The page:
The most infuriating part against the “self-determined,” nature of masculinity is that it simply ignores biology and mental differences between men and women. Not everything is a social construct, we evolved traits and habits such as loyalty, need to be a caretaker, and a need to be strong (you could argue that strength is more of a flexible definition), because we needed them to survive. Men are more disagreeable than women psychologically so of course they’re going to actually question someone who tells them that their biological predispositions are social constructs. The differences between sexes are in part a result of millions of years of evolution and much more complex than the ‘patriarchy’ feminists adhere to. Masculinity is not simply a social construct and its post-modernist theories like that that are plaguing the minds of already-confused liberal arts students.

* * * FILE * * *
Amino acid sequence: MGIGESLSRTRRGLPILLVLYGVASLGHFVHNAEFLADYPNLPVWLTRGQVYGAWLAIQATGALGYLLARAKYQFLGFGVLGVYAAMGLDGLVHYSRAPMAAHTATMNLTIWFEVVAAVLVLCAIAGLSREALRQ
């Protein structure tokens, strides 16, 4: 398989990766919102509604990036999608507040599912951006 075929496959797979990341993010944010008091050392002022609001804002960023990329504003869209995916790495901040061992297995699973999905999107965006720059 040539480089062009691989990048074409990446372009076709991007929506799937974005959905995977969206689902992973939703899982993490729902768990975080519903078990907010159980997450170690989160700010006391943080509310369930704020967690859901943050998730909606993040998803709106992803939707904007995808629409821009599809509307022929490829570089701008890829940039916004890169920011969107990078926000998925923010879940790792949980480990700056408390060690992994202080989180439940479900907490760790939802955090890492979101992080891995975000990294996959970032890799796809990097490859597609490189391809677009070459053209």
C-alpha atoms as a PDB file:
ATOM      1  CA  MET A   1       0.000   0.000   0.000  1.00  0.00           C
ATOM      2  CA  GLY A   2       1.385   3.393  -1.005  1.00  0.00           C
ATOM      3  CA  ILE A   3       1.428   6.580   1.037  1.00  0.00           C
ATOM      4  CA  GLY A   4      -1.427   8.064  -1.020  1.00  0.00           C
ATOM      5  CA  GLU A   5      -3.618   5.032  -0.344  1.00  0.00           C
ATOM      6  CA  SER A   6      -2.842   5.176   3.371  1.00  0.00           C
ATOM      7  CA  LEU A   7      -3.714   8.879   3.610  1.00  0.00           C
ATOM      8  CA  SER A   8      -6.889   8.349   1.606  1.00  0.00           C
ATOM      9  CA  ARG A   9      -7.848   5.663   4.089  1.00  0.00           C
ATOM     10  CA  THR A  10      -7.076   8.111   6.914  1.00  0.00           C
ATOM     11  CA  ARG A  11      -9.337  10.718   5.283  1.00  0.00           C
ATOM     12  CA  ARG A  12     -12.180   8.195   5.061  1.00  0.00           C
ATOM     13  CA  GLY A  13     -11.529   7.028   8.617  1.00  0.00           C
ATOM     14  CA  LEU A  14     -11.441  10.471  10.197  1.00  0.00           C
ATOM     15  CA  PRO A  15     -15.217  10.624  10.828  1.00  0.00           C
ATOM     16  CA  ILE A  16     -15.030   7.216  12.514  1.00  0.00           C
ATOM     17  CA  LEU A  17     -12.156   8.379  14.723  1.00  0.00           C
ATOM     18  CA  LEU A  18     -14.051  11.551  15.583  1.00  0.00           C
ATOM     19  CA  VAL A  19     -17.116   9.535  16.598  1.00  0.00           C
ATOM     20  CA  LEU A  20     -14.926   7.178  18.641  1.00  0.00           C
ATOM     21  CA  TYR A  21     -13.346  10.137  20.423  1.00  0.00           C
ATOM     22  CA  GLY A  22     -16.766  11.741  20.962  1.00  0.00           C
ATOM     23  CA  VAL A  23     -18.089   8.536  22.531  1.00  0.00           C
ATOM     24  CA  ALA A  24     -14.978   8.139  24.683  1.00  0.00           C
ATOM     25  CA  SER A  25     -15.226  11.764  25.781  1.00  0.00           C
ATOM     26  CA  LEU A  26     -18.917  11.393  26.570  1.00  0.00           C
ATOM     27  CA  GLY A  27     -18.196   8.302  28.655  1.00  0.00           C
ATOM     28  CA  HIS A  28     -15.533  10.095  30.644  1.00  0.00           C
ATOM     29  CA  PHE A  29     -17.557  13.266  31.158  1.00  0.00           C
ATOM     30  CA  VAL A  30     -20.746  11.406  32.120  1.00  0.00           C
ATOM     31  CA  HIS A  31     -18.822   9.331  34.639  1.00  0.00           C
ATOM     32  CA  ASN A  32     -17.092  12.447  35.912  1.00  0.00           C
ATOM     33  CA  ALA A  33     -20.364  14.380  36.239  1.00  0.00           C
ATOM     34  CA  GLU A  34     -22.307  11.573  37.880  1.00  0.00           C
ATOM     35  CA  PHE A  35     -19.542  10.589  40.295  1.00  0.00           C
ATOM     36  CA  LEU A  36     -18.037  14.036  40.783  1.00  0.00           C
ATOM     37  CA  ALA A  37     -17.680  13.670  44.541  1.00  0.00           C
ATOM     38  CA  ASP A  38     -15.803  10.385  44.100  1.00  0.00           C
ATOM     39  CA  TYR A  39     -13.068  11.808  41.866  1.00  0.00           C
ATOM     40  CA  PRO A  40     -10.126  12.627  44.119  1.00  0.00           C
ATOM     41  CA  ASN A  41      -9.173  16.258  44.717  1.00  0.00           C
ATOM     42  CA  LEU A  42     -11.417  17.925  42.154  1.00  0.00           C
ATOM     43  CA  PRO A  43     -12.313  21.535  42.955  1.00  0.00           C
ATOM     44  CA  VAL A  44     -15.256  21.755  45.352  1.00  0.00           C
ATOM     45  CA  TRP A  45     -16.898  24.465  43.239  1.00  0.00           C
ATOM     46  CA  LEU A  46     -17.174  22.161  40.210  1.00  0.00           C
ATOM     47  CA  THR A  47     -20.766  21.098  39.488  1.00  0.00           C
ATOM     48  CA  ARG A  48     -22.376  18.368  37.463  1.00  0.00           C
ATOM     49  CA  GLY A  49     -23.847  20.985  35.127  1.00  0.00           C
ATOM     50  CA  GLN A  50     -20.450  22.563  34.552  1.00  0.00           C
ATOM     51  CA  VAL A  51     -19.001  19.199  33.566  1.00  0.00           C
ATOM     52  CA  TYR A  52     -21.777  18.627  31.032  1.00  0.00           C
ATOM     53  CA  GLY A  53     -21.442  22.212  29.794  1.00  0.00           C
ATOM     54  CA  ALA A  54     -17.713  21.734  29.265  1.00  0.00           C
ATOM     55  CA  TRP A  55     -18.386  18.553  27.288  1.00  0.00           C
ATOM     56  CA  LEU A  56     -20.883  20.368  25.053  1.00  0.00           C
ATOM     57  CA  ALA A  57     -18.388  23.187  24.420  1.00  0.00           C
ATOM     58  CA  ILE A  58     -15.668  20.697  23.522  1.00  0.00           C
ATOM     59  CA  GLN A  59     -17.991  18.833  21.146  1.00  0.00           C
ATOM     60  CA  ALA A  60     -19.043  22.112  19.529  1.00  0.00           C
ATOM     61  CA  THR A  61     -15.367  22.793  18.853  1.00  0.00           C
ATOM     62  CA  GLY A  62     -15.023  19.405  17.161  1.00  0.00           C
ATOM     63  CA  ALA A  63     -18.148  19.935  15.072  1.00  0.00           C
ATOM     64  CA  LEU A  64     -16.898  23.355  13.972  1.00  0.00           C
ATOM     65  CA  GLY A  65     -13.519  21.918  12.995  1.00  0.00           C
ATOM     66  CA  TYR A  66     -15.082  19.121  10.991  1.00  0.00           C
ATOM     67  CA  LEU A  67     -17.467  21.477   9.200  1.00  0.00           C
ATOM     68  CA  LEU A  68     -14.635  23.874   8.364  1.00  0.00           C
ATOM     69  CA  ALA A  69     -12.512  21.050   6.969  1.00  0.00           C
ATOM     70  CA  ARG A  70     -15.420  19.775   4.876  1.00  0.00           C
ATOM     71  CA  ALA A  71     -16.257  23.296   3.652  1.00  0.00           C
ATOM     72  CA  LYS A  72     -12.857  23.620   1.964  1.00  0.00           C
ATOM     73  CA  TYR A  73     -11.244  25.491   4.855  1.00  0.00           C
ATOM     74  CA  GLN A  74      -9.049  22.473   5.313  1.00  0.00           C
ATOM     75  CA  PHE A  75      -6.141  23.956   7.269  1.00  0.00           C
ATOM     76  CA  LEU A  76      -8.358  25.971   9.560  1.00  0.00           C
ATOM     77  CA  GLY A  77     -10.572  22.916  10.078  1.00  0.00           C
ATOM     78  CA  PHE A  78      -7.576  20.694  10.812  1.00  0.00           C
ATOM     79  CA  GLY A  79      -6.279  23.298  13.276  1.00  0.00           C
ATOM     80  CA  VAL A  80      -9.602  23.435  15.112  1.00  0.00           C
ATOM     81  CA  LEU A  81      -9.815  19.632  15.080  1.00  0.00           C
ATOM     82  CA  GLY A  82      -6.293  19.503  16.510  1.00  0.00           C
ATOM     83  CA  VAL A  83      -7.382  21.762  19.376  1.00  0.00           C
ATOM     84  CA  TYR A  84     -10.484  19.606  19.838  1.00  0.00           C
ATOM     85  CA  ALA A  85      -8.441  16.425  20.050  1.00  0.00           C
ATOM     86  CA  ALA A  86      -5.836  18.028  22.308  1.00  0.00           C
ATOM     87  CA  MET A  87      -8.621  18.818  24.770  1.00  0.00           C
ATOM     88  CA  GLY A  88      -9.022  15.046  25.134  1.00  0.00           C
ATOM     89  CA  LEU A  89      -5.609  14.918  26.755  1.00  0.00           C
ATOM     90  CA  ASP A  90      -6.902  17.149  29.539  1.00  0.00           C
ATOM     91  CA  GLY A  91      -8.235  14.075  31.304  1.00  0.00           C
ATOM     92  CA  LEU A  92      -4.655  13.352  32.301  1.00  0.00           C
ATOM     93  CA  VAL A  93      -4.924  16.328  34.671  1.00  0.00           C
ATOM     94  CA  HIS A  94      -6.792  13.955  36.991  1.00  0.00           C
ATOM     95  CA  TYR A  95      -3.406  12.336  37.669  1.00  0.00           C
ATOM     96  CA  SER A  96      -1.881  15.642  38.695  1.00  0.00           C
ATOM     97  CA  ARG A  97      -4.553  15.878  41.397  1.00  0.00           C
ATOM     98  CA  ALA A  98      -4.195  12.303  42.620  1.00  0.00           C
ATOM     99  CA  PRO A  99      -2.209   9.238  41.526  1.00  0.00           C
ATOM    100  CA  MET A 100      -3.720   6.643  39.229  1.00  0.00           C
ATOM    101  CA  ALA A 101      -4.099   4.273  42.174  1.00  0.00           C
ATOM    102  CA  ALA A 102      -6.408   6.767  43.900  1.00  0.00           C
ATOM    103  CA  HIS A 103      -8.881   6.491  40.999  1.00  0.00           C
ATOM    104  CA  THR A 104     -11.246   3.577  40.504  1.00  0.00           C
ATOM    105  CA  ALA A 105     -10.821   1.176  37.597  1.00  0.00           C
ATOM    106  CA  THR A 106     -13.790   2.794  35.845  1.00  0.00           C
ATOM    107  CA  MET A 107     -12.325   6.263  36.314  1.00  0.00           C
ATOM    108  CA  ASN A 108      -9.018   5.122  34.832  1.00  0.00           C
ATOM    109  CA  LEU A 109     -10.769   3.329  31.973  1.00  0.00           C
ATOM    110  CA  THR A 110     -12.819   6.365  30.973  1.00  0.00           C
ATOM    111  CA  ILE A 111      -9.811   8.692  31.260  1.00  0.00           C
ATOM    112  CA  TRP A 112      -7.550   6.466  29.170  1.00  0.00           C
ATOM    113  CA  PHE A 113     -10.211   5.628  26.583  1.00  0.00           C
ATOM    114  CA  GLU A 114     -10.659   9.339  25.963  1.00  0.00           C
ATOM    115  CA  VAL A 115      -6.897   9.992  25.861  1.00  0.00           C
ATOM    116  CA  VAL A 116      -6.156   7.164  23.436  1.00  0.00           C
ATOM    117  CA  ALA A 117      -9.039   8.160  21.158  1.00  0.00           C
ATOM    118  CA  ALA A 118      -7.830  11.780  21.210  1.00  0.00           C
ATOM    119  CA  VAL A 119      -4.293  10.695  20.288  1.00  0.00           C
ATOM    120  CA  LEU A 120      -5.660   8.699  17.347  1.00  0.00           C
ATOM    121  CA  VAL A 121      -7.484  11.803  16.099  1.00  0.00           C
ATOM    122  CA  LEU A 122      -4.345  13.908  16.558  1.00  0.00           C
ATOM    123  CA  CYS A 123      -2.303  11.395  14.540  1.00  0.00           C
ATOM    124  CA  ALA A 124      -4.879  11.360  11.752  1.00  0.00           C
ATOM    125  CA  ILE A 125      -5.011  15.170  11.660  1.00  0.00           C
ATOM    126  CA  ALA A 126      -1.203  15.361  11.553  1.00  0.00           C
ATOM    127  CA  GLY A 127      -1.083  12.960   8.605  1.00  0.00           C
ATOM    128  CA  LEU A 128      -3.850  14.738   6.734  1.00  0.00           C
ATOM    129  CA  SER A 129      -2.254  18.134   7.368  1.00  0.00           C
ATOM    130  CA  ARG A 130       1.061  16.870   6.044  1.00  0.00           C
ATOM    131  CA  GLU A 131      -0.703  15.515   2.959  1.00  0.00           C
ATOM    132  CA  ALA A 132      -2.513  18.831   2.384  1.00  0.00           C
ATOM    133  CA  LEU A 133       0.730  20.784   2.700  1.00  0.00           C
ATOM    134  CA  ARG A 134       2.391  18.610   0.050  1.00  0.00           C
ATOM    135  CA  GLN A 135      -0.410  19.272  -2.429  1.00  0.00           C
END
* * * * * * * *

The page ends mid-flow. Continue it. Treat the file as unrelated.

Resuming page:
• Gilda on 04.19.2017 at 9:57 pm

    Had my daughter elected to waste my hard-earned money on such an absurd and contrived concept of “study” while at BU, I would have found my inner masculinity, despite being unapologetically female and feminine, ( I’m not in the least confused about what that means) and protested in my best attempt at alpha-male roar. And then I would have refused to pay the tuition…because that’s the only sensible thing to do. Won’t someone please stop the nonsense?

  • Lara on 04.19.2017 at 10:31 pm